Ask Czechs about their national sense of humour and they will probably say it is dark, sarcastic and absurd. Not surprising, perhaps, from the country that gave us Kafka. They will likely hold up Monty Python as hilarious, too, which is absurd given that it’s British and not Czech.
But there is one thing the whole world seems to agree upon: the Germans have no sense of humour. One German comic – Henning Wehn, self-styled “German Comedy Ambassador” (it’s up to you if you think that’s funny or not) – tackles that international issue in the opening joke of his stand-up routine. “Some people say the Germans have no sense of humour,” he says to giggles from the audience. “I do not find this funny.”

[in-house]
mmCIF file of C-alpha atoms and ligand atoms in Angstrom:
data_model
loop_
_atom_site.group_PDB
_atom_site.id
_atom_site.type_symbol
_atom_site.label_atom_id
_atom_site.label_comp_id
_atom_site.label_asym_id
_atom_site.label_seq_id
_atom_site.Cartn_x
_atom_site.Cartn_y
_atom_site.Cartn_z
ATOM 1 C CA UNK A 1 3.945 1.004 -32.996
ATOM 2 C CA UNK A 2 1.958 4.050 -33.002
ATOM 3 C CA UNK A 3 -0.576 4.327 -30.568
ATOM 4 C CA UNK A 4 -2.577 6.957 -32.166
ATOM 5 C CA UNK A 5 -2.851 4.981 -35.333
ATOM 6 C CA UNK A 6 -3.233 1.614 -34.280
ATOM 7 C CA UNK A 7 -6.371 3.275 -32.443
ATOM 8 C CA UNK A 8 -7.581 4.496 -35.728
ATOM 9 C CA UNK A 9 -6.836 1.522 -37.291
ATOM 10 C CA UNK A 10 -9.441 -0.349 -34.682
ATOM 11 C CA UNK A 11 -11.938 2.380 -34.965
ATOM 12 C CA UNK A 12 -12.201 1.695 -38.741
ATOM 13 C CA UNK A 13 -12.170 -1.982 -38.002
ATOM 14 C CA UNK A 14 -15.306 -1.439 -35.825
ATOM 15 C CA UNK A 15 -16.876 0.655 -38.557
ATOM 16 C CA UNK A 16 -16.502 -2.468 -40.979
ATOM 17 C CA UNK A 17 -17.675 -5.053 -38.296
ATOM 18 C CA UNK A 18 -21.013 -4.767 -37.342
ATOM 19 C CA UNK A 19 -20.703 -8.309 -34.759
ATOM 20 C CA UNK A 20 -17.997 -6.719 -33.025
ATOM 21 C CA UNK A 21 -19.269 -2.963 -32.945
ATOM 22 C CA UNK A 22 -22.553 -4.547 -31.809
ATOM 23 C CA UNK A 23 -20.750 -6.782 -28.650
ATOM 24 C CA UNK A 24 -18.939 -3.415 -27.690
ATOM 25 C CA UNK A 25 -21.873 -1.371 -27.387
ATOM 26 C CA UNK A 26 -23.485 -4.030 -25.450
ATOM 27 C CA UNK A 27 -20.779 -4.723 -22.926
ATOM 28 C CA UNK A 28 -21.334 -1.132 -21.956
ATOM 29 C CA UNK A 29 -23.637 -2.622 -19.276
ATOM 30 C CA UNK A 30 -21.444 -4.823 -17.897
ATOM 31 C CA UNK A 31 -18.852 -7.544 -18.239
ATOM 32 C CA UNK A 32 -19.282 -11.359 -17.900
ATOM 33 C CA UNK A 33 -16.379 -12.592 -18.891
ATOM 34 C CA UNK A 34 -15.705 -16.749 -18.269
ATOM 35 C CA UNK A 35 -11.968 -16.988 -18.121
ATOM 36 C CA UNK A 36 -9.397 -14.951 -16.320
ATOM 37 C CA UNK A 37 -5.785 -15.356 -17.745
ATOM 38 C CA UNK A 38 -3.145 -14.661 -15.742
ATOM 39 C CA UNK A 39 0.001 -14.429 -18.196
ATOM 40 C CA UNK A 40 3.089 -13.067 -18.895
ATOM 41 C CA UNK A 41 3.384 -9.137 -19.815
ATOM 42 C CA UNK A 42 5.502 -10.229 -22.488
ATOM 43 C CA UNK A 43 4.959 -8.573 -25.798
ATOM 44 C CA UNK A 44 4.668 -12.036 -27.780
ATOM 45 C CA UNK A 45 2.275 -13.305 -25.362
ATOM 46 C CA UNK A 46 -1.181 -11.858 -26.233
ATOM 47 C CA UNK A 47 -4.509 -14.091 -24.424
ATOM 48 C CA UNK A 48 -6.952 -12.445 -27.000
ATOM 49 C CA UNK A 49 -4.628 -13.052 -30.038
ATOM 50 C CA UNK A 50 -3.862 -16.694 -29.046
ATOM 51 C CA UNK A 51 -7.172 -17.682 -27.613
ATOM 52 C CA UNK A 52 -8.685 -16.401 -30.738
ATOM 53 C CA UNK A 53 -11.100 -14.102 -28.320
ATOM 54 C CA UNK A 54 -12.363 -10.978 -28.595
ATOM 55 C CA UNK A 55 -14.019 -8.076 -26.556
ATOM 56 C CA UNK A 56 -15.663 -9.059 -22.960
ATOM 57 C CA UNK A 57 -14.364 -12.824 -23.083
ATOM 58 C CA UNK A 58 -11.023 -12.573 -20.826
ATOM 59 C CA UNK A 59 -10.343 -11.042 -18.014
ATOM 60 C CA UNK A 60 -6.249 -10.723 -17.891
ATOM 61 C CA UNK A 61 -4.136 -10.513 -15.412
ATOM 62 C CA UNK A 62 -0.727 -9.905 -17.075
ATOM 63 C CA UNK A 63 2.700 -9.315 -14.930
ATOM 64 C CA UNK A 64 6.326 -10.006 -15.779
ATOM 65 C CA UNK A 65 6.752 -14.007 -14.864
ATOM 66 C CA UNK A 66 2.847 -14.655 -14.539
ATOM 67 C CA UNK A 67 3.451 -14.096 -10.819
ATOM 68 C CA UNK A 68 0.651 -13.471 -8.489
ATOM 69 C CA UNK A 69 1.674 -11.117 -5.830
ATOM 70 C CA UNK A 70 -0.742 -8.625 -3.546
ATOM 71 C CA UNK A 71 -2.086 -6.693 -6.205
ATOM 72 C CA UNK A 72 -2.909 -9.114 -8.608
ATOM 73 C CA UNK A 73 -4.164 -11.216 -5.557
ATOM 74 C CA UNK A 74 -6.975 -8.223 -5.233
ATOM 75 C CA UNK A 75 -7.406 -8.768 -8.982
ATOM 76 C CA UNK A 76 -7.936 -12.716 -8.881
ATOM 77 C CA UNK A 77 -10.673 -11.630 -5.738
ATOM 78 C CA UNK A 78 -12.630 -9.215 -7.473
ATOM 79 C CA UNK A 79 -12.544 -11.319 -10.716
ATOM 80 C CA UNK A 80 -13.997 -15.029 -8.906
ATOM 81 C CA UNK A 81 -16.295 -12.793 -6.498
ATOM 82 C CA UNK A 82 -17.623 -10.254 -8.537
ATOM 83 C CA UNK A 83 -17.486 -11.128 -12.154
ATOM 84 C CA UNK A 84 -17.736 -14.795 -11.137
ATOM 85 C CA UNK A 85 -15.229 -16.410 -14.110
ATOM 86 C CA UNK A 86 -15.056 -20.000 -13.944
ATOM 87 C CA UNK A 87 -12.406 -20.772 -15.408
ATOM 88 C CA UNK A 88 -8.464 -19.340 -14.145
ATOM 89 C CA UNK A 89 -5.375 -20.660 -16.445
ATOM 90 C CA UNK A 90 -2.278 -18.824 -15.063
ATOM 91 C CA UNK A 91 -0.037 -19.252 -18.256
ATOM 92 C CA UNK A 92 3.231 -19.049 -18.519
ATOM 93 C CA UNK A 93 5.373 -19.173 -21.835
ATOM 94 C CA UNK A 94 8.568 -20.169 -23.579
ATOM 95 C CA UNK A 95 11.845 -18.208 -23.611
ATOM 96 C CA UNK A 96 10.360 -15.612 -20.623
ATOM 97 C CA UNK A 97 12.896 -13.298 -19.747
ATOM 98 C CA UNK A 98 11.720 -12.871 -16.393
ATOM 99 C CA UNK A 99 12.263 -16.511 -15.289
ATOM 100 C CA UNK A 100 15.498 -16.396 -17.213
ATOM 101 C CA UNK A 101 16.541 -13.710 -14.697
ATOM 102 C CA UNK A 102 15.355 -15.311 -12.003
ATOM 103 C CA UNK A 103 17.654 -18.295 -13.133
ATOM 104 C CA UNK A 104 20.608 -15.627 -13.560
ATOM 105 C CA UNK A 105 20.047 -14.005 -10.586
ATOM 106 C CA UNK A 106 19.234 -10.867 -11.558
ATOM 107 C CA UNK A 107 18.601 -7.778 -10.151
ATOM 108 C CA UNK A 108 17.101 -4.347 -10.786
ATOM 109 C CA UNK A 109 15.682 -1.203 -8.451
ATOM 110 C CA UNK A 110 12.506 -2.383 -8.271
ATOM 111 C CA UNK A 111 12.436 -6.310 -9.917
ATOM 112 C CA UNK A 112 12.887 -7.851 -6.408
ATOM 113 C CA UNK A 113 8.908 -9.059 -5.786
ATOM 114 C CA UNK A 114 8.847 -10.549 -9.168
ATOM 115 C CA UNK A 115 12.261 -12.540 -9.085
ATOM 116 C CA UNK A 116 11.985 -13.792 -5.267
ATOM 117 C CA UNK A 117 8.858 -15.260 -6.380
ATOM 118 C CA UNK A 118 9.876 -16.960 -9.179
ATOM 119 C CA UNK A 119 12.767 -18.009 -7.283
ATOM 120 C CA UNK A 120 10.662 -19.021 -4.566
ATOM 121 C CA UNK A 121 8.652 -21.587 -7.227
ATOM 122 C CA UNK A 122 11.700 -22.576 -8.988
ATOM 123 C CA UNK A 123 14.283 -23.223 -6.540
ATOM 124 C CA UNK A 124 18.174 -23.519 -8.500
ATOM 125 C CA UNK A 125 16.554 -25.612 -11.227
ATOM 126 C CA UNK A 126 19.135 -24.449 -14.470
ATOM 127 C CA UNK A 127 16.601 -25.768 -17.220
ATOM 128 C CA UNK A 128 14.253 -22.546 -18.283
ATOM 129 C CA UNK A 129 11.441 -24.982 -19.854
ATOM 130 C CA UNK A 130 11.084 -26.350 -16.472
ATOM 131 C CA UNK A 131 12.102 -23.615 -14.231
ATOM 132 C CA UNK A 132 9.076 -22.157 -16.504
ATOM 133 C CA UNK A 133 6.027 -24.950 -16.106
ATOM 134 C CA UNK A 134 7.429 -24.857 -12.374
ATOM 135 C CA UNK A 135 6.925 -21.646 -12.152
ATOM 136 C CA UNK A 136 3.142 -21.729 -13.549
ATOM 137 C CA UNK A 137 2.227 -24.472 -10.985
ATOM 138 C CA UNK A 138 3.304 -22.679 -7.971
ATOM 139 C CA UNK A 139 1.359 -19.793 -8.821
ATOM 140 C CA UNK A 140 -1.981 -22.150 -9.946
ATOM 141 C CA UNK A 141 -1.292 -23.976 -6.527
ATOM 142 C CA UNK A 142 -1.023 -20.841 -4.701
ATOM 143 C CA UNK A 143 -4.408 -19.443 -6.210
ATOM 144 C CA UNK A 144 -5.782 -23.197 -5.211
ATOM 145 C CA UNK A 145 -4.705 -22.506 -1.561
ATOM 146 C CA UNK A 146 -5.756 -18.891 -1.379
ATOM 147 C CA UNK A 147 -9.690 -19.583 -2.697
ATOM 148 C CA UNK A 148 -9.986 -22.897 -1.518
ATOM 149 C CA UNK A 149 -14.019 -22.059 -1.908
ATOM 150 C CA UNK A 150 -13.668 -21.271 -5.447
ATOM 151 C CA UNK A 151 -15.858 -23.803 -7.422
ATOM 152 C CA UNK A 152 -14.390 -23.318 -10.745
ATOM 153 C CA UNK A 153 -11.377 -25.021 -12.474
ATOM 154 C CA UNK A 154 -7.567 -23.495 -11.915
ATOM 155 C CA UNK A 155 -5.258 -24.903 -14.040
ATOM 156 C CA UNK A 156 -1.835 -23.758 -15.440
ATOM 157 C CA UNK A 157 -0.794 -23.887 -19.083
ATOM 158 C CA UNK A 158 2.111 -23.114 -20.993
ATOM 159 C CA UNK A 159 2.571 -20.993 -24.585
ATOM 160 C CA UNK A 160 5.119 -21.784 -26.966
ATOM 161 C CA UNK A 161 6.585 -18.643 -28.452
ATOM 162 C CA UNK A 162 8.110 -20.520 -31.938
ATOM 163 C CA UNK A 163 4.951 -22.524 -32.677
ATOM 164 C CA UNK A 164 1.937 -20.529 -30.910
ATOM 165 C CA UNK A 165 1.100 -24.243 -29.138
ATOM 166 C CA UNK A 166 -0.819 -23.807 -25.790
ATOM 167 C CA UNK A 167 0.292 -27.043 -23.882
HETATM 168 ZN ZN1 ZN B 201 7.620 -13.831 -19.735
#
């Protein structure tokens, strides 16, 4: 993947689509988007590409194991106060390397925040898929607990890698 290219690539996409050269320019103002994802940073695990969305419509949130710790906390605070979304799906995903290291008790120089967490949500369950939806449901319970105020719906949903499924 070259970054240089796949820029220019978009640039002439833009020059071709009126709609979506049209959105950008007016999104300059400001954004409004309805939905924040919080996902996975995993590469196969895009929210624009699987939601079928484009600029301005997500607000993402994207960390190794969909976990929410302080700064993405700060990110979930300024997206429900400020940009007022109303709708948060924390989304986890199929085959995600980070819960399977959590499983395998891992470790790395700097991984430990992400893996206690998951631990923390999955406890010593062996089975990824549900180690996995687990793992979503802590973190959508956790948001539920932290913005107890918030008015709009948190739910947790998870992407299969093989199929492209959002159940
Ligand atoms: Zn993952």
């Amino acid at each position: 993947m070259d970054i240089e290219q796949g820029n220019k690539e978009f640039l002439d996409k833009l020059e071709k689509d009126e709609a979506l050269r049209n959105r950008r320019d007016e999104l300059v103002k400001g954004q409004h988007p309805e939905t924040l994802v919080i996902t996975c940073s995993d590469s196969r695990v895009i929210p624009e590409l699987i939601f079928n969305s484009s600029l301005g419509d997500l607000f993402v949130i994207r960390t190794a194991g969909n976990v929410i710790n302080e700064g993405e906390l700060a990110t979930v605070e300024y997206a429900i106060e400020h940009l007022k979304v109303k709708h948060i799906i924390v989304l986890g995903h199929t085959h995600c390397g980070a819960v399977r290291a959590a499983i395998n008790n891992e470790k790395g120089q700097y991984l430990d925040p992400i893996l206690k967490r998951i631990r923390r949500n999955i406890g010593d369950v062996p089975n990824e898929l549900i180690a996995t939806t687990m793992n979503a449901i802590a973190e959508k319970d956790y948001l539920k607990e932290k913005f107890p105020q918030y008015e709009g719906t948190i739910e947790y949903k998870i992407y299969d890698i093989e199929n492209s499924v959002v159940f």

His success hasn’t stopped the Germans from addressing their perceived humourlessness. Step forward the German Institute for Humour, which according to its website “combines scientific research with hands-on training courses” and offers “goal-oriented counselling, lectures, entertaining shows,